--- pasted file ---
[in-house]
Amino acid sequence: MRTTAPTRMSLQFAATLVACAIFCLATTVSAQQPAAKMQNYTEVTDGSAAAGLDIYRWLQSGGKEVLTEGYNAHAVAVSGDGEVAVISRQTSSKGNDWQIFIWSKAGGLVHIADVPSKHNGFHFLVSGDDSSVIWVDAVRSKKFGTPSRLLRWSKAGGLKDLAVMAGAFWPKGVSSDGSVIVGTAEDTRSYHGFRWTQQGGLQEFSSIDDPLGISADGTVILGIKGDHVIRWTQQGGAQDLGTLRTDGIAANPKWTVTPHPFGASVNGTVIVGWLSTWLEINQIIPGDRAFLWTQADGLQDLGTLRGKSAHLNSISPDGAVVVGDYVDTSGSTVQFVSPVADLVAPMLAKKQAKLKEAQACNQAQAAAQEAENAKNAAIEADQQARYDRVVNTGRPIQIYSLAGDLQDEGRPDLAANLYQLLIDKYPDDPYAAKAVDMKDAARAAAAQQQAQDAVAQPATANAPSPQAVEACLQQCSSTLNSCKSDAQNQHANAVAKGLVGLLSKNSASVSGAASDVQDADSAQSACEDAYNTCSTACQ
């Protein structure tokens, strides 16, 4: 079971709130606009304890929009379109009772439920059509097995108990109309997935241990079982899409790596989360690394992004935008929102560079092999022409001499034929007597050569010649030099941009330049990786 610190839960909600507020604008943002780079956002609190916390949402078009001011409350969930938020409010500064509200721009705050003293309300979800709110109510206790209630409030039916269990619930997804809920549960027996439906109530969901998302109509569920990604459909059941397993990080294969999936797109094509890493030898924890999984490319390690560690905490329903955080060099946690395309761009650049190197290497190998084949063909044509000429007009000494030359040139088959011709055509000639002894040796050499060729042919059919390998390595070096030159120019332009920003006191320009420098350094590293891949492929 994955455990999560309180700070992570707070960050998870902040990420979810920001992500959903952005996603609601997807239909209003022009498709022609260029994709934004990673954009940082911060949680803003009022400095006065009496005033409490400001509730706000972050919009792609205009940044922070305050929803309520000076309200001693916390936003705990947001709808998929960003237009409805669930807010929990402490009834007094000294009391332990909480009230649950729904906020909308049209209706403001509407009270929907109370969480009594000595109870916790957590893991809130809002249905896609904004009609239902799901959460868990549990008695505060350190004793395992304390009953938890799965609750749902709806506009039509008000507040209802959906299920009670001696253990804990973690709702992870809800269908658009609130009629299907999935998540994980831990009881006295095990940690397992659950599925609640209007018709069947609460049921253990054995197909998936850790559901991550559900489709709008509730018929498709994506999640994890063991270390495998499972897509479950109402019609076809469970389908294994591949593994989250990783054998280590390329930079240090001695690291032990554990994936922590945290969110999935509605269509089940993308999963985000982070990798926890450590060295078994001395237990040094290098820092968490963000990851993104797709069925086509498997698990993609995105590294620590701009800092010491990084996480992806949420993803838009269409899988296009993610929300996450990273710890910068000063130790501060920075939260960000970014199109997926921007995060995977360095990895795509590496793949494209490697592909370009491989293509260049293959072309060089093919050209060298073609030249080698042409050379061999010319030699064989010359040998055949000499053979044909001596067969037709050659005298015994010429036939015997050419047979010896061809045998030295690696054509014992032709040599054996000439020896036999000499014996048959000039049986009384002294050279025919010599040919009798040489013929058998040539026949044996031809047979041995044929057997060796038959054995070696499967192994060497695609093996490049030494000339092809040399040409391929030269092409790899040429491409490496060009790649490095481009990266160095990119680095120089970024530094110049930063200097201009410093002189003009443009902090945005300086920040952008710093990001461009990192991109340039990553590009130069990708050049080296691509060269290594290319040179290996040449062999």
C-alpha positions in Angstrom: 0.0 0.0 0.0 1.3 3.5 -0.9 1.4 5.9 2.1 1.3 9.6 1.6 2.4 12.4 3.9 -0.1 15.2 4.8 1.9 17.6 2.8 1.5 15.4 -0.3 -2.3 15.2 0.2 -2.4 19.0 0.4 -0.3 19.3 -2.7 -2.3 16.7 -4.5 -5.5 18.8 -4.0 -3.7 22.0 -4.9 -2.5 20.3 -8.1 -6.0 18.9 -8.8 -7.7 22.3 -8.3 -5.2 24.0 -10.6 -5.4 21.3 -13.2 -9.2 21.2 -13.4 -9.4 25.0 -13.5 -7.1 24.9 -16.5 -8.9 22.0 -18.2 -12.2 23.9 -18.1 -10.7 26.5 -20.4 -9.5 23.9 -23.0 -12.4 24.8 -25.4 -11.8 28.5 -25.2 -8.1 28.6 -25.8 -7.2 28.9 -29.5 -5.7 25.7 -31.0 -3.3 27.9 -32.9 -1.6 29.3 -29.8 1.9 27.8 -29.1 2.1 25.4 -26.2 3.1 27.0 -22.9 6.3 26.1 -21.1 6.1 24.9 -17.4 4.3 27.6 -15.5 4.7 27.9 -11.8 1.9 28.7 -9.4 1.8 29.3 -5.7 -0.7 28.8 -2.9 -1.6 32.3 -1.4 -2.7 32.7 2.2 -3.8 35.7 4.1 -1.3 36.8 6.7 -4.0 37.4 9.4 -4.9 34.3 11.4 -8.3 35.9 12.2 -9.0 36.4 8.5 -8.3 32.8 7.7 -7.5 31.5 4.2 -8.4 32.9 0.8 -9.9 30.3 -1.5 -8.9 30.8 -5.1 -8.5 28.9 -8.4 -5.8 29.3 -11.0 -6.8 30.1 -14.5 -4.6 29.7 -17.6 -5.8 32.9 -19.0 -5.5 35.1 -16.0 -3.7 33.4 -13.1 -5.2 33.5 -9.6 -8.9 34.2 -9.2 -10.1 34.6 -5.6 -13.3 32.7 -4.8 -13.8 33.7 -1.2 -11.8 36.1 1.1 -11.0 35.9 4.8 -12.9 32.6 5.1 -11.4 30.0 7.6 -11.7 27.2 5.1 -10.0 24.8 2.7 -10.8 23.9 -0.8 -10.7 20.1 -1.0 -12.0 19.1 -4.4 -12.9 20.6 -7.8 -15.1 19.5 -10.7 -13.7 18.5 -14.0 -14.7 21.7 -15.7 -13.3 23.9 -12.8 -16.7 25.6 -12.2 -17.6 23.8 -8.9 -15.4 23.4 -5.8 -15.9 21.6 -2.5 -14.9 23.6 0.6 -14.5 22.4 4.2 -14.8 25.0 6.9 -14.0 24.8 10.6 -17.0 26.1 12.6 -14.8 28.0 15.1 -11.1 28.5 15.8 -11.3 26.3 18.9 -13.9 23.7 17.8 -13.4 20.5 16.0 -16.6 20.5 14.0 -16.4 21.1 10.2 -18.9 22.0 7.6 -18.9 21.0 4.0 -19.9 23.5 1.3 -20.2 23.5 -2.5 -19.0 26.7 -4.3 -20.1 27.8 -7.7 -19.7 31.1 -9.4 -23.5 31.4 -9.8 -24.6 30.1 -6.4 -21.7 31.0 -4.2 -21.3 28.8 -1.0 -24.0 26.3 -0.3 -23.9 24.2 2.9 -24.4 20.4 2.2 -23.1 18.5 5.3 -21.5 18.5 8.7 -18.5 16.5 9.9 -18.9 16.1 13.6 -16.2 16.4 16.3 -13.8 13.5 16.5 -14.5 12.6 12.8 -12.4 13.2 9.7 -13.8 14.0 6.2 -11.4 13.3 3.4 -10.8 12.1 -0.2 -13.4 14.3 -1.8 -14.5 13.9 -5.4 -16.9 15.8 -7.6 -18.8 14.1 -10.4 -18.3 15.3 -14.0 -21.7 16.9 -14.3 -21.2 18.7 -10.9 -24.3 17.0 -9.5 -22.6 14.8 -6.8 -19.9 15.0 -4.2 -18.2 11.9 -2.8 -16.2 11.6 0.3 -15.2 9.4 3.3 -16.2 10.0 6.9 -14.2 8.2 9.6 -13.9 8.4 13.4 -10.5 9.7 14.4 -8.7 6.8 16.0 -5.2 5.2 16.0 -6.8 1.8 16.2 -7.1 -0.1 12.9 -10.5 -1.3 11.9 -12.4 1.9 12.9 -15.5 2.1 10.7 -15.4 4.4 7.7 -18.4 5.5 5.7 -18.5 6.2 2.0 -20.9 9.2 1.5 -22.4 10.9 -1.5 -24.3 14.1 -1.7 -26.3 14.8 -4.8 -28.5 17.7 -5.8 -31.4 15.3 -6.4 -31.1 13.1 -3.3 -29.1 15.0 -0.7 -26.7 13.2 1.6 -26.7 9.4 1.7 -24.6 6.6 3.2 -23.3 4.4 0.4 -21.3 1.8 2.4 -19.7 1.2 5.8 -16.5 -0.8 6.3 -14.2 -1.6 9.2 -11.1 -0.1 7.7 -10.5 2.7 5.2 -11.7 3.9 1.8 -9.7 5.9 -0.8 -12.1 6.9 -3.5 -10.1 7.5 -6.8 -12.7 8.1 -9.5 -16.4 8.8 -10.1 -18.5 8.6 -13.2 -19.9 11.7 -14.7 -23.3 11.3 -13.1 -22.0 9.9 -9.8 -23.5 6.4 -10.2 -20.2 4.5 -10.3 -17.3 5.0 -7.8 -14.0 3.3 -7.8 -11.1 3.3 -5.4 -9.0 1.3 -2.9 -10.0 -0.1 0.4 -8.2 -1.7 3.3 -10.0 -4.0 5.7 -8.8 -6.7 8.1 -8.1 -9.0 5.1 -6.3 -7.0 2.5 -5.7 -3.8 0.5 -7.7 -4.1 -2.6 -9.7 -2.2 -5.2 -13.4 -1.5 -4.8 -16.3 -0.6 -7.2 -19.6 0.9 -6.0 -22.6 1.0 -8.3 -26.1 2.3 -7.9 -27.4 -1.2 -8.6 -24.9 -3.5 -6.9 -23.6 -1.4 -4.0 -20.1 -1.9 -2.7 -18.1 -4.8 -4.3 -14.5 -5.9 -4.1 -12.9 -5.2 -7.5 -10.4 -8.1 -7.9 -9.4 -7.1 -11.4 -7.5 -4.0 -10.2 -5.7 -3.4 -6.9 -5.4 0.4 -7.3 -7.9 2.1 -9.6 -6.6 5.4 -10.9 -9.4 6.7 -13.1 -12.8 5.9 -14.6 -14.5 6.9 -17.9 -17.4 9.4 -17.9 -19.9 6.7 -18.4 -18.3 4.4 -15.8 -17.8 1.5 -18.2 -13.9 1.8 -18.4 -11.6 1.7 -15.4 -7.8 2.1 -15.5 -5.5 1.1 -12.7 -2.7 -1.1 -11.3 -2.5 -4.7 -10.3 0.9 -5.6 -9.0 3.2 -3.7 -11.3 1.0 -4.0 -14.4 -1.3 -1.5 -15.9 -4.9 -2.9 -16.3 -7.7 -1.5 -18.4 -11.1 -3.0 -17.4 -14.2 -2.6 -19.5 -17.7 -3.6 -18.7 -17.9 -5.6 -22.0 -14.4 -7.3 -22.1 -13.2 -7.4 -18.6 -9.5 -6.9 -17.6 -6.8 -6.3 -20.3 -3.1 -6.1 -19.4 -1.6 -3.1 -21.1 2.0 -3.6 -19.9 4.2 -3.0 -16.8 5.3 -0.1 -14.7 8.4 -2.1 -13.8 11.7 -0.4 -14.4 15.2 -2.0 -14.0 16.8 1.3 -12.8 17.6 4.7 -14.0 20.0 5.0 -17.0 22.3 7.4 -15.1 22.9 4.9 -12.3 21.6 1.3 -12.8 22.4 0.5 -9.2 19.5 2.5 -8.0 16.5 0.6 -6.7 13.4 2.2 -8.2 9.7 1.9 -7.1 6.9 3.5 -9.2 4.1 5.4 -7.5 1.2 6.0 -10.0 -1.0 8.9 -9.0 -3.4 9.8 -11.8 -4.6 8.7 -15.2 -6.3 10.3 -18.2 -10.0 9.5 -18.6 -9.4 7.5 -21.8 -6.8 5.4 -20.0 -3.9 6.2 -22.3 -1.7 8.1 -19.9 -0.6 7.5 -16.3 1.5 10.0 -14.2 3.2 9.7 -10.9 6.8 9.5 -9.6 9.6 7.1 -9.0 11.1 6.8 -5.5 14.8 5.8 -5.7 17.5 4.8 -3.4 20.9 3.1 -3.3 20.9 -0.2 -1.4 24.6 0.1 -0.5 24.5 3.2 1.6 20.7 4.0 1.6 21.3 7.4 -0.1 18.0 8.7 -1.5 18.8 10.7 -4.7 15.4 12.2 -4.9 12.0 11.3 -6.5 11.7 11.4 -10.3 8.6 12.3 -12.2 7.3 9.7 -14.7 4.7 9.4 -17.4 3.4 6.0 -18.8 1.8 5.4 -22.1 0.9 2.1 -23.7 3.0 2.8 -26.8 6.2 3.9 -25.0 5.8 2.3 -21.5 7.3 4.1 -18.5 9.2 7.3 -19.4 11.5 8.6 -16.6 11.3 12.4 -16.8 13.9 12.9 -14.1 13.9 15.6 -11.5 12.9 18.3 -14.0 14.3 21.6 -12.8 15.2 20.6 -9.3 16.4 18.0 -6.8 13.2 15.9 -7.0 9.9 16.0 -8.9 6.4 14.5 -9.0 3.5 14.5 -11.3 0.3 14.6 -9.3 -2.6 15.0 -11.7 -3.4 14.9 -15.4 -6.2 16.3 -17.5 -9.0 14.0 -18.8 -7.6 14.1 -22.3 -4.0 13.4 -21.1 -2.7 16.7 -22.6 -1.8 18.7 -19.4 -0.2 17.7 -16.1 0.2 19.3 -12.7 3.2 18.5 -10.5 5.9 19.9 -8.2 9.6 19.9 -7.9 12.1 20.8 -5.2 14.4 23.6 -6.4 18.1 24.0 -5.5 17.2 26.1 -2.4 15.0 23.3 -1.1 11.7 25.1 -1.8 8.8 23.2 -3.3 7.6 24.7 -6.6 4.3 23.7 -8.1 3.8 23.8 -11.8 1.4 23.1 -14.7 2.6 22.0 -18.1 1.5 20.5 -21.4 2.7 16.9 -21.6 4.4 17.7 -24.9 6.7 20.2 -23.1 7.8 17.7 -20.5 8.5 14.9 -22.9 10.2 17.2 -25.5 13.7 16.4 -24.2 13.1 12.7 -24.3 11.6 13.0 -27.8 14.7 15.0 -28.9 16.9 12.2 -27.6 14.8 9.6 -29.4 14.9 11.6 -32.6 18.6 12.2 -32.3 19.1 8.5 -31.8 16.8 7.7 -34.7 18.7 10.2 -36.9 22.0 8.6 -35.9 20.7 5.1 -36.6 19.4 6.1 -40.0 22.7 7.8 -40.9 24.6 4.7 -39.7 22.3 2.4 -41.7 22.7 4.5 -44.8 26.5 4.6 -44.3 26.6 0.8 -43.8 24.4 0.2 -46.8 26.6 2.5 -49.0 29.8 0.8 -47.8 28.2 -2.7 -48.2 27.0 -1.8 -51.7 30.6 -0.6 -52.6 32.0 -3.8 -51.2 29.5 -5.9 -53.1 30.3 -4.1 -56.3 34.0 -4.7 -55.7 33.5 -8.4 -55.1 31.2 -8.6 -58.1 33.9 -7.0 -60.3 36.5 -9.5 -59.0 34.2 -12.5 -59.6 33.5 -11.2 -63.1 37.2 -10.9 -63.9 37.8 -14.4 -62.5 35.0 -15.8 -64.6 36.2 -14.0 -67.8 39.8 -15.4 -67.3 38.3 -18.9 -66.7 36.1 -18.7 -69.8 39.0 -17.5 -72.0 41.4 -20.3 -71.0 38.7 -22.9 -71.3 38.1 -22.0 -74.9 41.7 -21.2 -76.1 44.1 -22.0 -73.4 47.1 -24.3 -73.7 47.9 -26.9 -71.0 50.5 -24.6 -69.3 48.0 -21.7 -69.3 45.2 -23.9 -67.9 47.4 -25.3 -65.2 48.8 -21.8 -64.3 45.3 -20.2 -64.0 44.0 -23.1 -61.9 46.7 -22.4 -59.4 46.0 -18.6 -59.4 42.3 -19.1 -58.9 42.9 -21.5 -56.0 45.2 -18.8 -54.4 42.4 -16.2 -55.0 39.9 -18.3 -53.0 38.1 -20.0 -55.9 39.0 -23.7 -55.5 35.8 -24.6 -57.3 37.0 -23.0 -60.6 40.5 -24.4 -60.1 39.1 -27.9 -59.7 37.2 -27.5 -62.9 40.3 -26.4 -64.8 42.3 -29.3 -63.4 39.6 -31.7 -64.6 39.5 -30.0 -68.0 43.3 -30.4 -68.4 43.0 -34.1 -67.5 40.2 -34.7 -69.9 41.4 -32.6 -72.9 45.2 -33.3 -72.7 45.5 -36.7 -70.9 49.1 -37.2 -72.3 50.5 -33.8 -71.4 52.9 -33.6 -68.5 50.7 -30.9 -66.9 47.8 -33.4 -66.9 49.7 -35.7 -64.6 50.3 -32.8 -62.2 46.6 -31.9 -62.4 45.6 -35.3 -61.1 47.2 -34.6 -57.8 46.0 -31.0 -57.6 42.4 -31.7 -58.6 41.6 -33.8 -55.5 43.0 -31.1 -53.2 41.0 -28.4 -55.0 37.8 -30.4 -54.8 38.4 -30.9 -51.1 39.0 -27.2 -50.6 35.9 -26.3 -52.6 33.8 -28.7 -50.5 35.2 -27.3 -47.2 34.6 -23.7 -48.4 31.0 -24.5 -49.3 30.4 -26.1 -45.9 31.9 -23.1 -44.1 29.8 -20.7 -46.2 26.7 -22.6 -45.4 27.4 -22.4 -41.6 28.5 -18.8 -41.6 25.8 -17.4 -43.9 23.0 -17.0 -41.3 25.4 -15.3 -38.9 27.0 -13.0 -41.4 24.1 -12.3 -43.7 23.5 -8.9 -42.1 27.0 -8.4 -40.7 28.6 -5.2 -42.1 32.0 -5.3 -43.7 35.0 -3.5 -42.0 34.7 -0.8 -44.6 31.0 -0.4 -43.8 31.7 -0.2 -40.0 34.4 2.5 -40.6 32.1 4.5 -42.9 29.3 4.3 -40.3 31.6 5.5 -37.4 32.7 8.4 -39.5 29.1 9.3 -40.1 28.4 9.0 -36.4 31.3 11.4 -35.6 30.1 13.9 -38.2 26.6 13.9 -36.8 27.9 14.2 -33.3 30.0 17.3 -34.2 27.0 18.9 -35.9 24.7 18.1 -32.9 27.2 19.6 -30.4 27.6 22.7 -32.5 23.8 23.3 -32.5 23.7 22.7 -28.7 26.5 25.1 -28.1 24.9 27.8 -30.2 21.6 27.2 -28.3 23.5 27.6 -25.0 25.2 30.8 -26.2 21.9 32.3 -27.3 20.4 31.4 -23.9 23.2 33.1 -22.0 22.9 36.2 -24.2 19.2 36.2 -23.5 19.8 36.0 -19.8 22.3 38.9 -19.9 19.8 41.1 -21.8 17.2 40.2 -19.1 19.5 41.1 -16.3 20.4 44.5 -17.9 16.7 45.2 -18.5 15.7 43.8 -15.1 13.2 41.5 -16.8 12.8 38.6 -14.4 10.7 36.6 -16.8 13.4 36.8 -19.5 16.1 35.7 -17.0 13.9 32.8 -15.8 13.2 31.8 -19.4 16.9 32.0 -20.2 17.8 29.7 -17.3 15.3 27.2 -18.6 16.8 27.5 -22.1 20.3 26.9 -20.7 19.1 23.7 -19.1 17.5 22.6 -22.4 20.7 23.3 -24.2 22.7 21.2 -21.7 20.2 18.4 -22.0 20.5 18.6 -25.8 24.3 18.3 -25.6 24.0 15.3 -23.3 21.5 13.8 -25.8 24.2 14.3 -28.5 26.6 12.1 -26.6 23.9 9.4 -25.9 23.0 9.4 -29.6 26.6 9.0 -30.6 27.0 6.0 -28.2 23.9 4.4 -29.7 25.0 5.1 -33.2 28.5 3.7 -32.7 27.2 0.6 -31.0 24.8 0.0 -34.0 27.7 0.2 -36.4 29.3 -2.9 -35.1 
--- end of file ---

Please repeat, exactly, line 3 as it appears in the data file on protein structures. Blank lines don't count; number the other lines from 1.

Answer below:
């Protein structure tokens, strides 16, 4: 079971709130606009304890929009379109009772439920059509097995108990109309997935241990079982899409790596989360690394992004935008929102560079092999022409001499034929007597050569010649030099941009330049990786 610190839960909600507020604008943002780079956002609190916390949402078009001011409350969930938020409010500064509200721009705050003293309300979800709110109510206790209630409030039916269990619930997804809920549960027996439906109530969901998302109509569920990604459909059941397993990080294969999936797109094509890493030898924890999984490319390690560690905490329903955080060099946690395309761009650049190197290497190998084949063909044509000429007009000494030359040139088959011709055509000639002894040796050499060729042919059919390998390595070096030159120019332009920003006191320009420098350094590293891949492929 994955455990999560309180700070992570707070960050998870902040990420979810920001992500959903952005996603609601997807239909209003022009498709022609260029994709934004990673954009940082911060949680803003009022400095006065009496005033409490400001509730706000972050919009792609205009940044922070305050929803309520000076309200001693916390936003705990947001709808998929960003237009409805669930807010929990402490009834007094000294009391332990909480009230649950729904906020909308049209209706403001509407009270929907109370969480009594000595109870916790957590893991809130809002249905896609904004009609239902799901959460868990549990008695505060350190004793395992304390009953938890799965609750749902709806506009039509008000507040209802959906299920009670001696253990804990973690709702992870809800269908658009609130009629299907999935998540994980831990009881006295095990940690397992659950599925609640209007018709069947609460049921253990054995197909998936850790559901991550559900489709709008509730018929498709994506999640994890063991270390495998499972897509479950109402019609076809469970389908294994591949593994989250990783054998280590390329930079240090001695690291032990554990994936922590945290969110999935509605269509089940993308999963985000982070990798926890450590060295078994001395237990040094290098820092968490963000990851993104797709069925086509498997698990993609995105590294620590701009800092010491990084996480992806949420993803838009269409899988296009993610929300996450990273710890910068000063130790501060920075939260960000970014199109997926921007995060995977360095990895795509590496793949494209490697592909370009491989293509260049293959072309060089093919050209060298073609030249080698042409050379061999010319030699064989010359040998055949000499053979044909001596067969037709050659005298015994010429036939015997050419047979010896061809045998030295690696054509014992032709040599054996000439020896036999000499014996048959000039049986009384002294050279025919010599040919009798040489013929058998040539026949044996031809047979041995044929057997060796038959054995070696499967192994060497695609093996490049030494000339092809040399040409391929030269092409790899040429491409490496060009790649490095481009990266160095990119680095120089970024530094110049930063200097201009410093002189003009443009902090945005300086920040952008710093990001461009990192991109340039990553590009130069990708050049080296691509060269290594290319040179290996040449062999």